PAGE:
The good news is, just like with the anxious attachment style, there are ways to work through an avoidant attachment and build healthier, more fulfilling relationships. With self-reflection, learning how to understand your thoughts, and some practice, you can start to feel more secure in your current or future relationship.

Disorganized Attachment Style

This type of attachment style, Disorganized, can also be referred to as "Fearful-Avoidant" Attachment Style. As a child, there were most likely some sort of trauma experienced, specifically with the parents, caregivers, or grown-ups in their life. But, it was unpredictable. Sometimes the adults in their life were loving, caring, and attentive of their needs; while other times, they could be absent, scary, or even hurtful. This leaves the child feeling very fearful and very confused.

Now as an adult, you may also still feel that sense of fear and confusion in your relationships. One moment you want so desperately to be close to others, and the next, pulling away for fear of being hurt. You may feel unsure how to get your needs met in a relationship and how to meet the needs of others. This type of back-and-forth behavior can make it really hard to maintain healthy, stable relationships.

Of course, like the previously mentioned attachment styles, there is good news! There are ways to work through a disorganized attachment and develop more secure, fulfilling connections. With self-awareness, support, and consistent practice, you can learn healthier ways to meaningful connection with your partner.

Secure Attachment Style

A secure attachment style portrays someone who can easily and openly express their emotions in a relationship. They can depend on their partners and feel comfortable with their partner depending on them. This is a result of a child whose parents, caregivers, and grown-ups in their life, generally speaking, were there for them, met their needs consistently, and showed them love, support and affection. Someone with this attachment style views both themselves and others positively, does well in relationships, but also does not fear being alone and independent.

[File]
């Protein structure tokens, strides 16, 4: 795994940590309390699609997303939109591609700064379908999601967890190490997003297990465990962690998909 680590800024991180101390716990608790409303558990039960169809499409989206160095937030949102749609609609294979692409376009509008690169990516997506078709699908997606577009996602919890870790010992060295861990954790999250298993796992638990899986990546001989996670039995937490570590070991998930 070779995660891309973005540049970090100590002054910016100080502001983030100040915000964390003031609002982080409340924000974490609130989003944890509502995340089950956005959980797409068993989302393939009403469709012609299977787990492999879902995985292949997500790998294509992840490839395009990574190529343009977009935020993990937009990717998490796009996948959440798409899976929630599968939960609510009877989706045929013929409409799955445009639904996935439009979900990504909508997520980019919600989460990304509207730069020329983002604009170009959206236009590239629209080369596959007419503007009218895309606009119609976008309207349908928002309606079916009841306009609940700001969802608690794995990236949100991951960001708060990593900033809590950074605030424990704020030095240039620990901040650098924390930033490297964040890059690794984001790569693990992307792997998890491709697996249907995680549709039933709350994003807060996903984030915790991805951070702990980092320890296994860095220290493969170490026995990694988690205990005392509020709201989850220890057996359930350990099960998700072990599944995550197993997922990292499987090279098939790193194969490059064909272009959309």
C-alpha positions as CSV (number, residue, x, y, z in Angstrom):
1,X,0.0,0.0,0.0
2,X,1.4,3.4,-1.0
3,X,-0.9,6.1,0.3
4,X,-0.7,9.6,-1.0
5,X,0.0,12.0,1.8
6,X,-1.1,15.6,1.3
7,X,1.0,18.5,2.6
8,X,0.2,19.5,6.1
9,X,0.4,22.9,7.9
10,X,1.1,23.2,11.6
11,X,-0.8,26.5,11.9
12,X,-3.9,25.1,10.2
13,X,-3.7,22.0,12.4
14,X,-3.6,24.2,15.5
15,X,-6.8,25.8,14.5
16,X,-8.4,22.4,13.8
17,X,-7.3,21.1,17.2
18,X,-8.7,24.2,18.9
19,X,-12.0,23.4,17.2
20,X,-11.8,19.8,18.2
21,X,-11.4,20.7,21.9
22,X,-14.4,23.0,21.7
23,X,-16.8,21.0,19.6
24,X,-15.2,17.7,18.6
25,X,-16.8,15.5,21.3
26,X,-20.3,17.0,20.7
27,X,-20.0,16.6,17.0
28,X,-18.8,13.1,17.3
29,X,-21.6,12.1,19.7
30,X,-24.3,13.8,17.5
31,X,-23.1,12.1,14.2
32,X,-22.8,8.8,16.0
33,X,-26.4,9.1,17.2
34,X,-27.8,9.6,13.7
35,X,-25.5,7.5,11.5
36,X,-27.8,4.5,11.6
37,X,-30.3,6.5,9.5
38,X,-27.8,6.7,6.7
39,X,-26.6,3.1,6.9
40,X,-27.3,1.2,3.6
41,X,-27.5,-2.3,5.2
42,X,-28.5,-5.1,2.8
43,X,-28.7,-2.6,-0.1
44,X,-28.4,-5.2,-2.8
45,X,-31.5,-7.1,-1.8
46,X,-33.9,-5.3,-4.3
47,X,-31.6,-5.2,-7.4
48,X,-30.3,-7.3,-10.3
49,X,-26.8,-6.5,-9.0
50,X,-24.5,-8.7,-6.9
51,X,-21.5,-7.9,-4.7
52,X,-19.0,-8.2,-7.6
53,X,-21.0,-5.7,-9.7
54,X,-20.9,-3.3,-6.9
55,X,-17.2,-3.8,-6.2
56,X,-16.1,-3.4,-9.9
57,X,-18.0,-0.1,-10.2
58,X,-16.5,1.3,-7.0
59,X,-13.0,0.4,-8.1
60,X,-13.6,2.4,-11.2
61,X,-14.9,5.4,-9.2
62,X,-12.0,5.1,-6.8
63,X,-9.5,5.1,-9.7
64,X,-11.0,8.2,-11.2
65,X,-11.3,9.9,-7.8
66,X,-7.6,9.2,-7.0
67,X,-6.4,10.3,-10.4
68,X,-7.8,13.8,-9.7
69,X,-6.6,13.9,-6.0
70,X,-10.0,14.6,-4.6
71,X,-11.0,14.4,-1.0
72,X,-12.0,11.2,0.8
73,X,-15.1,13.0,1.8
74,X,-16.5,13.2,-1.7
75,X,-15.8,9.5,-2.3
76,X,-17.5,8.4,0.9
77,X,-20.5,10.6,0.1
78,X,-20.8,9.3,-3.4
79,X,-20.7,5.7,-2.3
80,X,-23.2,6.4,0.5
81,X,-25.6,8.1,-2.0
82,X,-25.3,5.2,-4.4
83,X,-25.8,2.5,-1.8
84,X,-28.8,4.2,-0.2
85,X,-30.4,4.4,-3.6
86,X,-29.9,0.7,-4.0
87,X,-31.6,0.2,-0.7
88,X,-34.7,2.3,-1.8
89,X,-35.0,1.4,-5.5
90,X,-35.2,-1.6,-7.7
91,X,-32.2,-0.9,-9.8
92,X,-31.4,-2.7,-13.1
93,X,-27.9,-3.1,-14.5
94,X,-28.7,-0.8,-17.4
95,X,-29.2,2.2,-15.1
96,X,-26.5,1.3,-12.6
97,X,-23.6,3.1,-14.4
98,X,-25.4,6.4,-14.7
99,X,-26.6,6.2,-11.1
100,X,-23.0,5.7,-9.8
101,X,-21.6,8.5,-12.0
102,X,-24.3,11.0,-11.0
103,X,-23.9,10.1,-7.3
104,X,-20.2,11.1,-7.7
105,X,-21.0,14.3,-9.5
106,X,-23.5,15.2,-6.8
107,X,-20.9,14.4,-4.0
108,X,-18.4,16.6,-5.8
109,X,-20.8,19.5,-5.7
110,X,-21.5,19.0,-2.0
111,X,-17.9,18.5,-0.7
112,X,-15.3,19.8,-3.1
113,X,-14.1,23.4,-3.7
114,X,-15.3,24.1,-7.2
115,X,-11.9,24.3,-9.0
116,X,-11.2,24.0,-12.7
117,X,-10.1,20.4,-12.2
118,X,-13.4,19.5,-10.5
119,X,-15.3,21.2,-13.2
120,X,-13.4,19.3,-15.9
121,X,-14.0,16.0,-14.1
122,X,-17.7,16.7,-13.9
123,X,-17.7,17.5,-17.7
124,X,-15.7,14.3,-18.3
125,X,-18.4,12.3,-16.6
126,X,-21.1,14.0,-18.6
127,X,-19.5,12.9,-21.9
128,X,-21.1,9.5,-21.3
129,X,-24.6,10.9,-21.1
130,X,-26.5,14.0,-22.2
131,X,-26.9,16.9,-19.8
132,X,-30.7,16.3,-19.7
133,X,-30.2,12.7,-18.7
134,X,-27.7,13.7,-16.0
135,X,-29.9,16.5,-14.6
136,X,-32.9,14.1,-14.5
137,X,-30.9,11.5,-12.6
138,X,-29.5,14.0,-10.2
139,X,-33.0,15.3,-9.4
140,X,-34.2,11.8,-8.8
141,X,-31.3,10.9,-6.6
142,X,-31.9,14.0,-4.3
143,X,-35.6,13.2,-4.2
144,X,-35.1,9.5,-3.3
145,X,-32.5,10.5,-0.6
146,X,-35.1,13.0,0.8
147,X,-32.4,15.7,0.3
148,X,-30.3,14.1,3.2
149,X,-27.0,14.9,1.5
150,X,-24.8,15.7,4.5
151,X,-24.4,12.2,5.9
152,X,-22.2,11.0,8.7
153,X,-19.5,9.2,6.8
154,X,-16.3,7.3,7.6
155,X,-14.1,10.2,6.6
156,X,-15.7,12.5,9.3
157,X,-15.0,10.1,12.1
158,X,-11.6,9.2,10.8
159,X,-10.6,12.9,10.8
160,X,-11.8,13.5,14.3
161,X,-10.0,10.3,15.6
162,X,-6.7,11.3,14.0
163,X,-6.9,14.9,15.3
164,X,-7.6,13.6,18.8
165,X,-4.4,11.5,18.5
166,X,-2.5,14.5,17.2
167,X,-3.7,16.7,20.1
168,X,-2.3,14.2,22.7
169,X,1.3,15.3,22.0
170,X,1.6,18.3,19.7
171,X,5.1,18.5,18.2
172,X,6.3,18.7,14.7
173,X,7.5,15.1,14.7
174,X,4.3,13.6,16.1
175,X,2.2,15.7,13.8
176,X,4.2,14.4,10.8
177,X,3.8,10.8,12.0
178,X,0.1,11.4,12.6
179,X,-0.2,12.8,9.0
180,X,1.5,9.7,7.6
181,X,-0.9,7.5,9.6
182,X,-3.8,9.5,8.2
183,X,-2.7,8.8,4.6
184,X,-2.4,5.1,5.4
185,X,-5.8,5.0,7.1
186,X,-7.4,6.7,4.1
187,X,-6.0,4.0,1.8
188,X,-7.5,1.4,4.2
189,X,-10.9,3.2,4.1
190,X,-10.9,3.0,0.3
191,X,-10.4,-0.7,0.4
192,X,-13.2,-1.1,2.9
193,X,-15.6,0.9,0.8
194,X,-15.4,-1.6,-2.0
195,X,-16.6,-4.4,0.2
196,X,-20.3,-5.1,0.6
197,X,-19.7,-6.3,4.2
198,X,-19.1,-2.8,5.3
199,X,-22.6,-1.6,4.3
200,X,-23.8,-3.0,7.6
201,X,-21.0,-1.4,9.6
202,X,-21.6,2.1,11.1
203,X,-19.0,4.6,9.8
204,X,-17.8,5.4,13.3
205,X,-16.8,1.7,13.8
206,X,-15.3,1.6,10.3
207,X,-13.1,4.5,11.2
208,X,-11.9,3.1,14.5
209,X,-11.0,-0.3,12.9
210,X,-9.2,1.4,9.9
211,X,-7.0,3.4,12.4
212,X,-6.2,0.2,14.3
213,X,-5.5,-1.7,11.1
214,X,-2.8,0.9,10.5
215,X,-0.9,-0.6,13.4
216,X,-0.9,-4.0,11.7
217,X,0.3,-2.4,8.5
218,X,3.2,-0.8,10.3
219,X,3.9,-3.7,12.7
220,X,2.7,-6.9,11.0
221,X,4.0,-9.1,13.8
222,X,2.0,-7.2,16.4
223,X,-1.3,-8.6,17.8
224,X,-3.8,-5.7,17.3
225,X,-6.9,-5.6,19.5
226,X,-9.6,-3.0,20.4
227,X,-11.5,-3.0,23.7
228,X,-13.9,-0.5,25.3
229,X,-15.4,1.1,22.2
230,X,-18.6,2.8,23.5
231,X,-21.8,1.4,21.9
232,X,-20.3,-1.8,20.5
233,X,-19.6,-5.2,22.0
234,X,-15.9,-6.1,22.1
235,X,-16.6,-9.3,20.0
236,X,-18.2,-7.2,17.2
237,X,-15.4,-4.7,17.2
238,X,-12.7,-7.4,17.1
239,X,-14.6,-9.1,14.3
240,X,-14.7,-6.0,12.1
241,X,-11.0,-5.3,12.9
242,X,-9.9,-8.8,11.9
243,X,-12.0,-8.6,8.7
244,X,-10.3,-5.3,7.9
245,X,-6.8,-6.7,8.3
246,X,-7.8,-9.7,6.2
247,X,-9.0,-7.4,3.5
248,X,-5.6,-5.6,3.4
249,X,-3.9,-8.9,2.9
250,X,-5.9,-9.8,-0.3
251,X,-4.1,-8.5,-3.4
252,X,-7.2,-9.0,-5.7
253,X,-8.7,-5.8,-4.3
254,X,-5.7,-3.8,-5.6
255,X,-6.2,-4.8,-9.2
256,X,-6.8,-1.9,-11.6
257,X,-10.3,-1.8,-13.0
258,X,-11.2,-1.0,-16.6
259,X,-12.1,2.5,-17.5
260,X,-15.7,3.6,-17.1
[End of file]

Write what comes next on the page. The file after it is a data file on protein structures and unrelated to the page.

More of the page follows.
Now as an adult, you are able to form close bonds with others and feel secure in your relationships with them. You understand the complexities of people and how that plays a role in relationships, and you can work through any uncertainties or conflicts in a healthy way. This sense of security allows you to be your authentic self in the relationship.

Transformative Attachment Style

Now, there is a high probability that most of us don't completely resonate with secure attachment style, even if we had positive childhood relationships. We may feel some of the traits of anxious, avoidant, or fearful attachment styles, and that's normal. And as I continue to mention, even if your childhood resulted in any of the above-mentioned insecure attachment styles, there is good news! Even if you didn't develop a secure attachment as a child, it's absolutely possible to build one as an adult. With self-reflection, support, and practice, you can learn to form the healthy, fulfilling connections you deserve. This is what we call, Transformative Attachment Style, or also known as "Earned Security".

Through intentional work, increasing your self-awareness, engaging in personal development, or even starting your healing journey through therapy, you have the potential for developing a transformative attachment style. And in doing so, you will have a better understanding of your childhood and learn from your earliest experiences, so that as an adult, you can feel secure and confident in your relationships. No matter what your past looks like, just know it is possible for you too!

Summary and Next Steps:

  • Early bonds and relationships influence emotional and social development, impacting coping abilities and relational skills as an adult.

  • There are 4 main attachment styles with a transformative 5th one, followed by intentional healing: anxious, avoidant, disorganized, secure, and earned security.

  • Take the attachment style quiz to learn and understand yourself better.

  • Seek guidance from an attachment informed therapist to work towards healing of old attachment wounds, and develop earned security, feeling grounded, secure in yourself, and in your relationships!